Johnny Weissmuller to Lex Barker, I cannot!), Mae West in a furry sled,
her bordello radiance and bland remarks, Rudolph Valentino of the moon,
its crushing passions, and moonlike, too, the gentle Norma Shearer,
Miriam Hopkins dropping her champagne glass off Joel McCrea’s yacht,
and crying into the dappled sea, Clark Gable rescuing Gene Tierney
from Russia and Allan Jones rescuing Kitty Carlisle from Harpo Marx,
Cornel Wilde coughing blood on the piano keys while Merle Oberon berates,
Marilyn Monroe in her little spike heels reeling through Niagara Falls,
Joseph Cotten puzzling and Orson Welles puzzled and Dolores del Rio
eating orchids for lunch and breaking mirrors, Gloria Swanson reclining,
and Jean Harlow reclining and wiggling, and Alice Faye reclining
and wiggling and singing, Myrna Loy being calm and wise, William Powell
in his stunning urbanity, Elizabeth Taylor blossoming, yes, to you
and to all you others, the great, the near-great, the featured, the extras
who pass quickly and return in dreams saying your one or two lines,
my love!
Long may you illumine space with your marvellous appearances, delays
and enunciations, and may the money of the world glitteringly cover you
as you rest after a long day under the kleig lights with your faces
in packs for our edification, the way the clouds come often at night
but the heavens operate on the star system. It is a divine precedent
you perpetuate! Roll on, reels of celluloid, as the great earth rolls on!

 

 

And to start the week on a friendly foot, here is a September picture of me, taken by Slava:

London Callings

Oh, crossing the streets is a major nuisance here. I feel like I’m breaking all sorts of laws when crossing. Even Zoe said that she still doesn’t quite know when she is allowed to cross or not, because very often the pedestrian light turns red, but so does the light for cars. This is when I usually run across. I’m obviously confused as to which way to look, but luckily there are directions painted on sides of the roads: “Look left”, “look right”. I find it strange that back in 1999 I didn’t find the “right” side of the road to be a problem. In Russia the same sides as in Canada and US are the “right” sides, but I never took notice. Perhaps I didn’t cross the streets enough.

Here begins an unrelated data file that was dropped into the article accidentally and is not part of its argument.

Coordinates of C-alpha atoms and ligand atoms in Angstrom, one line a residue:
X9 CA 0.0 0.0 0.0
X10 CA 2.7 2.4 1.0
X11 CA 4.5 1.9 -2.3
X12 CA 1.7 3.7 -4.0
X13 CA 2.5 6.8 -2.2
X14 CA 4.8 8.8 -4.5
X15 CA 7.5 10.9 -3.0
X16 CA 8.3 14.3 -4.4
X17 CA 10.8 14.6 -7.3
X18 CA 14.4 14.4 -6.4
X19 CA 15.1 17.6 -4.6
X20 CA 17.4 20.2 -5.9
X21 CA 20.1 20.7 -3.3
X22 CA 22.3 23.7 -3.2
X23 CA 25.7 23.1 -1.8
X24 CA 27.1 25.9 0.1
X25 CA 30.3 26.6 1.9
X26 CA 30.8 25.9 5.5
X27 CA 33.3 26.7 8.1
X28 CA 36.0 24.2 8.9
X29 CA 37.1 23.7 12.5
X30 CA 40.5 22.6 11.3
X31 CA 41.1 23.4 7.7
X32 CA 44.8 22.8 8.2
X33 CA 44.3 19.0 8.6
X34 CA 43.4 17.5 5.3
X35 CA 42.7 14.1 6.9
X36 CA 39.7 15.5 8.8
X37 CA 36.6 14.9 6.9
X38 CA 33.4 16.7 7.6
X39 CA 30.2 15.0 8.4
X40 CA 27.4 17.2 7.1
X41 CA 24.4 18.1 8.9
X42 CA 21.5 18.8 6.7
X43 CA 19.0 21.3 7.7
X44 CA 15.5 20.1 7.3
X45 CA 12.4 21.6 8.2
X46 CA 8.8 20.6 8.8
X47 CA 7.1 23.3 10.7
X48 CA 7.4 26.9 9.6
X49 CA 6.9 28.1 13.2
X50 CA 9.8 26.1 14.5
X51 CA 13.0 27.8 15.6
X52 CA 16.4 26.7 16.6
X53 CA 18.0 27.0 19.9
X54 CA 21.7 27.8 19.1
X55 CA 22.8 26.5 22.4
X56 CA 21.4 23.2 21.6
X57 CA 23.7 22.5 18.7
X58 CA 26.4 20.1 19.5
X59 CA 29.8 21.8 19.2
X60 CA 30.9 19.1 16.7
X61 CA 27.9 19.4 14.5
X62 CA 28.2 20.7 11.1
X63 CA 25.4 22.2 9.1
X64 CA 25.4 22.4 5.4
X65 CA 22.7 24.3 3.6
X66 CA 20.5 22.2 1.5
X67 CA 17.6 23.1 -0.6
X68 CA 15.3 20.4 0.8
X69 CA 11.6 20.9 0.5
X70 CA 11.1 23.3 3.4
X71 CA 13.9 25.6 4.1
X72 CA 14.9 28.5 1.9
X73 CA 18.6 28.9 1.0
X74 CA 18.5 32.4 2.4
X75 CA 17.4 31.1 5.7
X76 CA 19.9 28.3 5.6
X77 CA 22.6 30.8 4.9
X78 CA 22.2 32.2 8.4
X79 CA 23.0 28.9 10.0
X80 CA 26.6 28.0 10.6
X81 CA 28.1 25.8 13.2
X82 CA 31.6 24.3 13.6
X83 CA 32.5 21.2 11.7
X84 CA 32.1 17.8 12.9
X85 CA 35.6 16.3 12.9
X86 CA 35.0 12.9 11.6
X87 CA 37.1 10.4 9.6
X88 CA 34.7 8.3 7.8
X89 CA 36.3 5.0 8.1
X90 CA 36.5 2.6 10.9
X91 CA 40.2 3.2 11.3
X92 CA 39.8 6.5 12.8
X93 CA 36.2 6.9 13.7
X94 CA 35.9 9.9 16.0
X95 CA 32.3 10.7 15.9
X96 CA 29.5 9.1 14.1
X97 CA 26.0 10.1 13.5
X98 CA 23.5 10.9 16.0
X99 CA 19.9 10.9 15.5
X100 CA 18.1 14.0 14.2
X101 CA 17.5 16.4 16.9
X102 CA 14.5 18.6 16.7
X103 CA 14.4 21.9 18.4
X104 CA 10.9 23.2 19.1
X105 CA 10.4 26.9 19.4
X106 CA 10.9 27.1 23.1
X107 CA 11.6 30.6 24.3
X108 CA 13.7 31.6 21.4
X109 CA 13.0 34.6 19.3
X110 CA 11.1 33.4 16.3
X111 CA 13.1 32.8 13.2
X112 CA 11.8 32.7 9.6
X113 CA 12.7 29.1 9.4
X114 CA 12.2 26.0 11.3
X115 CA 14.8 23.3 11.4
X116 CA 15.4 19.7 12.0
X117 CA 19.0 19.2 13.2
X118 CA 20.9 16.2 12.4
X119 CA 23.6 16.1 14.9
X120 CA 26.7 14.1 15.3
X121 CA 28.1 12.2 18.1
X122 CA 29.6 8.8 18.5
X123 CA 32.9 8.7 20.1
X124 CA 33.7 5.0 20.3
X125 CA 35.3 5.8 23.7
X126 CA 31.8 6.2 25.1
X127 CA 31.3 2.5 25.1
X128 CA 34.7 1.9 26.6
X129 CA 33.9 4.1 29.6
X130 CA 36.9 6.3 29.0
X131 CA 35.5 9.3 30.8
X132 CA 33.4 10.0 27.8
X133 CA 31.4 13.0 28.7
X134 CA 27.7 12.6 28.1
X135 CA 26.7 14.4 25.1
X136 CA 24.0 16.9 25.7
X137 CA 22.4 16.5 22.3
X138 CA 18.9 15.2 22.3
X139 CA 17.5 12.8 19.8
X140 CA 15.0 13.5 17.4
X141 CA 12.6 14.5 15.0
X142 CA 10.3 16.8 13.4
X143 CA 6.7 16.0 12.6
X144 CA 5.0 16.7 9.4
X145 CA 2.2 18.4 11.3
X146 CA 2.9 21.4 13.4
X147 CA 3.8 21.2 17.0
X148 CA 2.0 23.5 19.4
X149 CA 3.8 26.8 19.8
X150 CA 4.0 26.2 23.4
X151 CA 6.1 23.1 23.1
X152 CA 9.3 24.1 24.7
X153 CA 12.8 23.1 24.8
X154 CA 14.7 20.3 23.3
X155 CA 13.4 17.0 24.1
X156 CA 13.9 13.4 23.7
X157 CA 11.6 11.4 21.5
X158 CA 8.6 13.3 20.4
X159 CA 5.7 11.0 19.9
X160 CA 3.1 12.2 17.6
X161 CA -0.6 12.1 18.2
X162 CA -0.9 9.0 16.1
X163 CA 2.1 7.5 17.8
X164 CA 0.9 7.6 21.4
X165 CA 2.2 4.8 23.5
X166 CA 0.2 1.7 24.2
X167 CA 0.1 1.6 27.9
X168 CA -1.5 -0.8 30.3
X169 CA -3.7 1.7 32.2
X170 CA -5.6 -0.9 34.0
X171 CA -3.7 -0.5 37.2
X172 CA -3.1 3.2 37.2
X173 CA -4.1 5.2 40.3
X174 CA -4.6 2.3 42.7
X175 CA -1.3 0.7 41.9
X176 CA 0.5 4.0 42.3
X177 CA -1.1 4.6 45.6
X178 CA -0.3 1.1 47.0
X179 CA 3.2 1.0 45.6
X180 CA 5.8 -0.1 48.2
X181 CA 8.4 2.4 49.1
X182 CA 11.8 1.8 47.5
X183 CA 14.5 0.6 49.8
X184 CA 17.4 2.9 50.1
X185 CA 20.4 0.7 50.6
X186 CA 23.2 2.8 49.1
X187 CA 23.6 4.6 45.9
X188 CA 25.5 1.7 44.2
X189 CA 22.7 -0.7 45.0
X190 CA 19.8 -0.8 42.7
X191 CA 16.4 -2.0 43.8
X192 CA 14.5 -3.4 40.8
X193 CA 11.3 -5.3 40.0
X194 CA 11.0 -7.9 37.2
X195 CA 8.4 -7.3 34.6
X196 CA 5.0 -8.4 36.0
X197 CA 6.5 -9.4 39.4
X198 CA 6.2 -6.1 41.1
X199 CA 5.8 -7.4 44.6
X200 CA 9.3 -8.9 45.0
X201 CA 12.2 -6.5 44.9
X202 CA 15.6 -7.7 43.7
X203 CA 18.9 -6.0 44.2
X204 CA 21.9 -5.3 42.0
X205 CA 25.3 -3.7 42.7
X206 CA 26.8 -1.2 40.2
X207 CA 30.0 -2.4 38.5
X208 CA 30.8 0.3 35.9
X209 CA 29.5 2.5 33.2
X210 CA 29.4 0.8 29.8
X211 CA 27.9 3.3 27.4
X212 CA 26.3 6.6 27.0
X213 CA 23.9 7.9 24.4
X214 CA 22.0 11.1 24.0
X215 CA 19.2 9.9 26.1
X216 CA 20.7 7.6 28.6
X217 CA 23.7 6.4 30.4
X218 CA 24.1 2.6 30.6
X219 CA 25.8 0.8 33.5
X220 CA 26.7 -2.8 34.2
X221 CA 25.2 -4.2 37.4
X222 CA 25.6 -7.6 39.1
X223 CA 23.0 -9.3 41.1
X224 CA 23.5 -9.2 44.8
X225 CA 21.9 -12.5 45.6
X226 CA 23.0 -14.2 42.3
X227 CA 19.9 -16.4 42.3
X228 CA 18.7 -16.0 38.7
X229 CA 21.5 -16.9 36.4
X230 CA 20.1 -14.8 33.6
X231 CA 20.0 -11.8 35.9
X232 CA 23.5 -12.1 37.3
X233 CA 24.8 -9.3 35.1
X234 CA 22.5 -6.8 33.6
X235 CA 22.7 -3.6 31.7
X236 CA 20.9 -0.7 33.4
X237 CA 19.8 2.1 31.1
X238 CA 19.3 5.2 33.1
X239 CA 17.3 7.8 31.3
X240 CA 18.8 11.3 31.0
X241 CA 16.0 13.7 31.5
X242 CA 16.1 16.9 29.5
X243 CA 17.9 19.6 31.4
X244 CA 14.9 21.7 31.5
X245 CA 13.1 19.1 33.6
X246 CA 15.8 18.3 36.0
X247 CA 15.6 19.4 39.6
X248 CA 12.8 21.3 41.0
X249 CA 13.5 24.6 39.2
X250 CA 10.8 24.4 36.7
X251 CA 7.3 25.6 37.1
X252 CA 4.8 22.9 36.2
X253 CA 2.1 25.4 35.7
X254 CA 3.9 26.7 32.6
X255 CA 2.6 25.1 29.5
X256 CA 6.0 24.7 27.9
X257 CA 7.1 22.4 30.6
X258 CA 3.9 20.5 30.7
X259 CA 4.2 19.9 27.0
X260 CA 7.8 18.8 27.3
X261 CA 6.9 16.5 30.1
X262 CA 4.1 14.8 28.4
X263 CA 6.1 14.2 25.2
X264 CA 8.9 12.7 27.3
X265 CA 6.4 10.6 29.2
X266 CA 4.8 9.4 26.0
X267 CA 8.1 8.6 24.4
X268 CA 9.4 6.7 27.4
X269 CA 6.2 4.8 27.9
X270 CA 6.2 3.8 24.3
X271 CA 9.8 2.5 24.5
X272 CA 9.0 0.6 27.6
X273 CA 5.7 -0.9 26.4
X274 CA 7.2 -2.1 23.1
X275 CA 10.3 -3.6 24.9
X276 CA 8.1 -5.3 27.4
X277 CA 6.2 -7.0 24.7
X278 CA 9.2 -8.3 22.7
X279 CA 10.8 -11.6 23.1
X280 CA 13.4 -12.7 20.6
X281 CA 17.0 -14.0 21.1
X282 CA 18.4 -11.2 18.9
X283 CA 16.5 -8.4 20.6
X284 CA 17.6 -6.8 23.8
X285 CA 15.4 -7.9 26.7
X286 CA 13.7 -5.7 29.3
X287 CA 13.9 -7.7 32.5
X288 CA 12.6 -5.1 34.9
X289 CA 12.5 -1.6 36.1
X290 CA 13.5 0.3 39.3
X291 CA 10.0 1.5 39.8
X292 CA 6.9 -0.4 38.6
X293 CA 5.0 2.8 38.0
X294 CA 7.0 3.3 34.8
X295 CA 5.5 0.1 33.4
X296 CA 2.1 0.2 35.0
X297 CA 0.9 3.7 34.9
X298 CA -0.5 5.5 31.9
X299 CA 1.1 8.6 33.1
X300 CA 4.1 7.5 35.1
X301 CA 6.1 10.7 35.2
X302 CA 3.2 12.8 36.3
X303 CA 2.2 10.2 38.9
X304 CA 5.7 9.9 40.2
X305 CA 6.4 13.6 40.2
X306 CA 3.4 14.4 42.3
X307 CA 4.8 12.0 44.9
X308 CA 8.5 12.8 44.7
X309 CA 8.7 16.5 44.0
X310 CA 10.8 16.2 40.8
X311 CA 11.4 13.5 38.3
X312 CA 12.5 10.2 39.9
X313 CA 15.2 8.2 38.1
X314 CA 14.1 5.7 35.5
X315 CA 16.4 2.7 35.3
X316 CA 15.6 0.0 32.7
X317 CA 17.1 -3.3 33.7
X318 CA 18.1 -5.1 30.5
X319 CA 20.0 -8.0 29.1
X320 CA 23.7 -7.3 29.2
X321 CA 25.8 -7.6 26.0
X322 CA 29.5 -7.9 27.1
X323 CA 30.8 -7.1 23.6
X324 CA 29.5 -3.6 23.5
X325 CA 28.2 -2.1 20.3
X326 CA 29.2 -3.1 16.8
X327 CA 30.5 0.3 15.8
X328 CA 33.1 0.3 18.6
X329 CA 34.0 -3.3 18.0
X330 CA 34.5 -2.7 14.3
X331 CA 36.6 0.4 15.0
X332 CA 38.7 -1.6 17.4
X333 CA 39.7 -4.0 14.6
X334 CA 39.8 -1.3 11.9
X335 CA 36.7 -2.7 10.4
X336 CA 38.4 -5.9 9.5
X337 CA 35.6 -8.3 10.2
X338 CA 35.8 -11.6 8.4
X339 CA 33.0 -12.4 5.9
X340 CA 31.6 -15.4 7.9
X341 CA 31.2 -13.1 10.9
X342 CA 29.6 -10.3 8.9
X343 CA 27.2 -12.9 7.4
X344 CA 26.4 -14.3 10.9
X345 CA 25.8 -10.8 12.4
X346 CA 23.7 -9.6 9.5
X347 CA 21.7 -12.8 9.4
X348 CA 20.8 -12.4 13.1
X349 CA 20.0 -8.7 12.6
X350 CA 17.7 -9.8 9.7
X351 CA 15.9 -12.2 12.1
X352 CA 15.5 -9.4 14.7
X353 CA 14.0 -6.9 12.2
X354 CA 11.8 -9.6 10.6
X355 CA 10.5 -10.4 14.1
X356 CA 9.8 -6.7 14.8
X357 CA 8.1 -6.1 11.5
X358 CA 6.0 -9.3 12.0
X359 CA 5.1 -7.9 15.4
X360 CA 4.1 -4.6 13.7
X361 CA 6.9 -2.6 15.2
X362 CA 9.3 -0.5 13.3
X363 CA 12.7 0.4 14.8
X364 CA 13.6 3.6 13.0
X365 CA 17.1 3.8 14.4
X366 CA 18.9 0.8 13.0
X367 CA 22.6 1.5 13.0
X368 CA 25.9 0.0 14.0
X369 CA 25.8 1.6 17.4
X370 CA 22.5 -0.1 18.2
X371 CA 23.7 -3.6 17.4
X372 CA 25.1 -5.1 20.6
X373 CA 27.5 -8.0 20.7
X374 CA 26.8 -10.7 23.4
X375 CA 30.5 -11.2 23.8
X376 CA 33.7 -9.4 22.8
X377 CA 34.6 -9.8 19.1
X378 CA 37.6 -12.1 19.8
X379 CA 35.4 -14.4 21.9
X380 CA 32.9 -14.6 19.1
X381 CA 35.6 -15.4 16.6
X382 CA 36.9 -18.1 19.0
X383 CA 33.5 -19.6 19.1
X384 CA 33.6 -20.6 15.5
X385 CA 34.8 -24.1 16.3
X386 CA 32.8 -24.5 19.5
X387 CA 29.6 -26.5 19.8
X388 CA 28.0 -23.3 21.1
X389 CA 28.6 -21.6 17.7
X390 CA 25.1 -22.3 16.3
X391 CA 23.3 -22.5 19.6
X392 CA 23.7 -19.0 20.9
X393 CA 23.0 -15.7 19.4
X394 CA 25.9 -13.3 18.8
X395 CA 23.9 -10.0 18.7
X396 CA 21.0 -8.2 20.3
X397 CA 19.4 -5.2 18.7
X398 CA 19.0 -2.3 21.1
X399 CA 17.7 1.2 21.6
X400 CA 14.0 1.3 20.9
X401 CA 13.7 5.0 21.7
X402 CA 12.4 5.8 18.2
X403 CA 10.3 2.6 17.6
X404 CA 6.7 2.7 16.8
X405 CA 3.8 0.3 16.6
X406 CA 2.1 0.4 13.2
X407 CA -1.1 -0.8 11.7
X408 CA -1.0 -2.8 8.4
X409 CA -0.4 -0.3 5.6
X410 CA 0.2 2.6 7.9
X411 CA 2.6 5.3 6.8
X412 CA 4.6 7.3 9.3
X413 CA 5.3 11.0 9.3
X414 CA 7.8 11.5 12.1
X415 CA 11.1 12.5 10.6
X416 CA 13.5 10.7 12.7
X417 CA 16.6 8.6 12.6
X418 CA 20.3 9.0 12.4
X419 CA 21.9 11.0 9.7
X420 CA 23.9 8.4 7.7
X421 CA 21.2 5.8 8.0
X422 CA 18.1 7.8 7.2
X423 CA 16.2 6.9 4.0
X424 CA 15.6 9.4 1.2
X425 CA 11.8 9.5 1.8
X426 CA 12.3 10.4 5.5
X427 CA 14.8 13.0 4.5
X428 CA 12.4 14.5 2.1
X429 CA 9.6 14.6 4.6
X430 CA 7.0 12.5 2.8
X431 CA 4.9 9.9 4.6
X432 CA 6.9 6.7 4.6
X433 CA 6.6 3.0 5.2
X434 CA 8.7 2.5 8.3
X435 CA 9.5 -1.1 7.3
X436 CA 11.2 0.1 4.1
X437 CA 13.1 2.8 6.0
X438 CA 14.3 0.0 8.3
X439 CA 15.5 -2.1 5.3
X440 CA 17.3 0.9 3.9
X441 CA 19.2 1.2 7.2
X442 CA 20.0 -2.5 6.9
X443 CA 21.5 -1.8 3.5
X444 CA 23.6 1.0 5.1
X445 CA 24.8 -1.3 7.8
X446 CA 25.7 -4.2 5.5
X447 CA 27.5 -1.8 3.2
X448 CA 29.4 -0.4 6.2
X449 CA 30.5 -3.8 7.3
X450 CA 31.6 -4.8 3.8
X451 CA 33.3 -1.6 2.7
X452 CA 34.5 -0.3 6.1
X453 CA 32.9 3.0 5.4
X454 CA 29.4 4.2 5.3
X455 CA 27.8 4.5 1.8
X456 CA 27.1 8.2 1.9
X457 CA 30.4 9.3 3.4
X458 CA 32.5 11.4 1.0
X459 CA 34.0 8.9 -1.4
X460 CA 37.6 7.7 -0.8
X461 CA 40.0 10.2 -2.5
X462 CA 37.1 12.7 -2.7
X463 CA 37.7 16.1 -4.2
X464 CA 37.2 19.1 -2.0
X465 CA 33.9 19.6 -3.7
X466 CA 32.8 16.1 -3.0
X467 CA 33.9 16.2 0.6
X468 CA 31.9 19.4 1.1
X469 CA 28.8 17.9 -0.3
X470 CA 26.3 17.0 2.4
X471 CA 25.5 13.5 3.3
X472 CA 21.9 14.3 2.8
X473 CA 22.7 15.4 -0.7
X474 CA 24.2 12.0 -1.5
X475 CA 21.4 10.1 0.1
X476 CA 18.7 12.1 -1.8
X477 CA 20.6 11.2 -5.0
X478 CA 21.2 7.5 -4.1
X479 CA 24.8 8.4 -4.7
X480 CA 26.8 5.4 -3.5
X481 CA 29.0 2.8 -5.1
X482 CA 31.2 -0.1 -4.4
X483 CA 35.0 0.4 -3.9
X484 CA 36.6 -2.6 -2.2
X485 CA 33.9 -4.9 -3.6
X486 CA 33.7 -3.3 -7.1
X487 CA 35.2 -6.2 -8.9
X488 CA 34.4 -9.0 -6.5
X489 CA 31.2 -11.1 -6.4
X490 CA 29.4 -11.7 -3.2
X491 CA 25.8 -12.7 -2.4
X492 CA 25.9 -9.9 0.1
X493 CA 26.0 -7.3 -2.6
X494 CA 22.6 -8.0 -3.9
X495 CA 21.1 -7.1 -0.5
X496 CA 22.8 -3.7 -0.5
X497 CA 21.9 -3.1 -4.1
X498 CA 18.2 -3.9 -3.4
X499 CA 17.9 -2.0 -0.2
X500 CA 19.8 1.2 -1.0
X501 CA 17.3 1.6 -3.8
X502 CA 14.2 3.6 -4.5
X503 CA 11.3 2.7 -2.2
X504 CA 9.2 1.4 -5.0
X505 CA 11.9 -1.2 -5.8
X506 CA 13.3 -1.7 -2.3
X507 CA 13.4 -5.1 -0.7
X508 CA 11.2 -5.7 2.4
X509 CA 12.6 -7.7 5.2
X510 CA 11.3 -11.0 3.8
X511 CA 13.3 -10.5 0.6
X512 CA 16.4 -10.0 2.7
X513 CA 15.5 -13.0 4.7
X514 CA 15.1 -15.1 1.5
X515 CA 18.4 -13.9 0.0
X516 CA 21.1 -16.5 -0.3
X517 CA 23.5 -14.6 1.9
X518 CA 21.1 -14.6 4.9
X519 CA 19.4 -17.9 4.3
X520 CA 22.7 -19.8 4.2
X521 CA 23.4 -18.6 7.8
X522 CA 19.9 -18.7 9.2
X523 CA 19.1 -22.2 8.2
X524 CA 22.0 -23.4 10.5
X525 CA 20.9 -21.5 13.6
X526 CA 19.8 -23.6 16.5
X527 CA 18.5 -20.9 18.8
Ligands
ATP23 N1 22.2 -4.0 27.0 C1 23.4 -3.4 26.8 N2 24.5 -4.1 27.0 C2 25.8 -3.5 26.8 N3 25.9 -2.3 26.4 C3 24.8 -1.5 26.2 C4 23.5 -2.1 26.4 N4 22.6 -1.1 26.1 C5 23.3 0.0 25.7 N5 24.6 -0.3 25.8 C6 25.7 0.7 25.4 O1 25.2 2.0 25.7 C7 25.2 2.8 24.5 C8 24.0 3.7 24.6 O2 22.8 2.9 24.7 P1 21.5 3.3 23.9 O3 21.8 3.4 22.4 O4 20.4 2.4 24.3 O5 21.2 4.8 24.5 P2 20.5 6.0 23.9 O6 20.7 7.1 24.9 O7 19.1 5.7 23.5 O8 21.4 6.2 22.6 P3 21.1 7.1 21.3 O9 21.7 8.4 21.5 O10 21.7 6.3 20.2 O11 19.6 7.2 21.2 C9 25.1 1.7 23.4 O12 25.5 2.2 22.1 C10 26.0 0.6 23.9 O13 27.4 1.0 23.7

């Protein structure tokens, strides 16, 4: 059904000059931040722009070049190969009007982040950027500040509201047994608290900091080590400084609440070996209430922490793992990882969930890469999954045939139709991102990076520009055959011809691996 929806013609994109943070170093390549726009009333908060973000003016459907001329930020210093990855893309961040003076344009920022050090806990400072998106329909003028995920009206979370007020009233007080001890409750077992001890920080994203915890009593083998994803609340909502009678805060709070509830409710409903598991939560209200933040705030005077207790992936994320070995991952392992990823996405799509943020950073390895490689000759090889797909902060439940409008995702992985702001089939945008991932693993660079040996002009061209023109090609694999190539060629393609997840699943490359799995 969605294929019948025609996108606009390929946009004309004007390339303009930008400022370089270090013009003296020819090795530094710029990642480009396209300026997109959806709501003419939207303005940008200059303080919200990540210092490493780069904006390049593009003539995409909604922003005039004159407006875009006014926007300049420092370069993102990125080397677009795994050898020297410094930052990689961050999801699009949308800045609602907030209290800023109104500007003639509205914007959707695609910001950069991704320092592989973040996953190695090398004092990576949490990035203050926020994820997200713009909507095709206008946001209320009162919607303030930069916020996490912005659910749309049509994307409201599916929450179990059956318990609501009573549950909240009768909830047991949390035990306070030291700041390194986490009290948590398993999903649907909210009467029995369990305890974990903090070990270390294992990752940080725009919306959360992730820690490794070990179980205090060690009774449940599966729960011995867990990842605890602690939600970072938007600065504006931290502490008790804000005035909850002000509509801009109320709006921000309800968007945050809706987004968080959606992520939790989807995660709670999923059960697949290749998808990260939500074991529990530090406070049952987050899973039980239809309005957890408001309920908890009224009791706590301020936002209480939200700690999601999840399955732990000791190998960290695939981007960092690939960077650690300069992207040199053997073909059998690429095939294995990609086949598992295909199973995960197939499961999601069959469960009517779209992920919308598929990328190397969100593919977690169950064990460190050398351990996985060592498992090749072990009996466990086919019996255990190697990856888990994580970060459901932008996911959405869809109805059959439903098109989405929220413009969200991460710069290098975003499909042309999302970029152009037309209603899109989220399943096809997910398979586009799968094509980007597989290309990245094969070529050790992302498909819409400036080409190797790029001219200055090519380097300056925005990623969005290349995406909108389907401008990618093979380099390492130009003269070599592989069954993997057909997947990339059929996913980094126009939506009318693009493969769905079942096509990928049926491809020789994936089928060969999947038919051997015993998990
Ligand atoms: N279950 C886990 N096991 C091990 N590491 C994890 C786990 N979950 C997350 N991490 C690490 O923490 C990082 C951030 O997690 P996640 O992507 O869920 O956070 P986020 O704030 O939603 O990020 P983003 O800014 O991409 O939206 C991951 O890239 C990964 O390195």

Well, alas, tomorrow I have to return to North America. I may be that sapping young woman on a plane that everyone is going to think said good bye to her boyfriend and is now sad. Whilst in fact, I will be sad about leaving Europe. I’m from here, and I will be back (for good)! Terminator said so, and he returned, see.

Ah yes, stay tuned for the art and literature reviews. I picked up so many fabulous books! I’ll have to work my charms at the British Airways check-in desk tomorrow, making sure they don’t charge me extra for going over the allowed bag weight.

From one of my new acquisitions: “Don’t bunt. Aim out of the park. Aim for the company of immortals.” David Ogilvy, Confessions of an Advertising Man.

More on Europe

Berlin was such a satisfying sight when it came to the roads (among many other things) – all the cars were either Mercedes, Audi, Opel or BMW. I saw ONE Ford and shivered to the bone. What’s a Ford doing in Germany? What kind of a nitwit would buy a Ford when they can buy a probably better Audi for that price?

Another note on Spain – Ibiza island is full of roundabouts. At first it was sort of tough on a scooter, but then we eased into it and found it much more practical than lights or highway exits. Roundabouts! I’m so happy that my Ibiza experience was just as wild as it was chill. Master of balance ze Karina.

I’ve been thinking about Hemingway a lot here, his Spain. I was trying to pick up one of his book to read since I am in Spain and I love reading books set in locations which I am traveling through. Unfortunately, I couldn’t find anything super intriguing of his (and I couldn’t deal with reading so much about bullfighting, considering Barcelona was the first city in Spain to protest against bullfighting or bull running). Instead I got Faulkner’s Light in August. It sounds quite promising; I spent several hours in a cafe yesterday reading it.

Hey, I just arrived in Bunol! Going for La Tomatina. Tomatoes, here I come!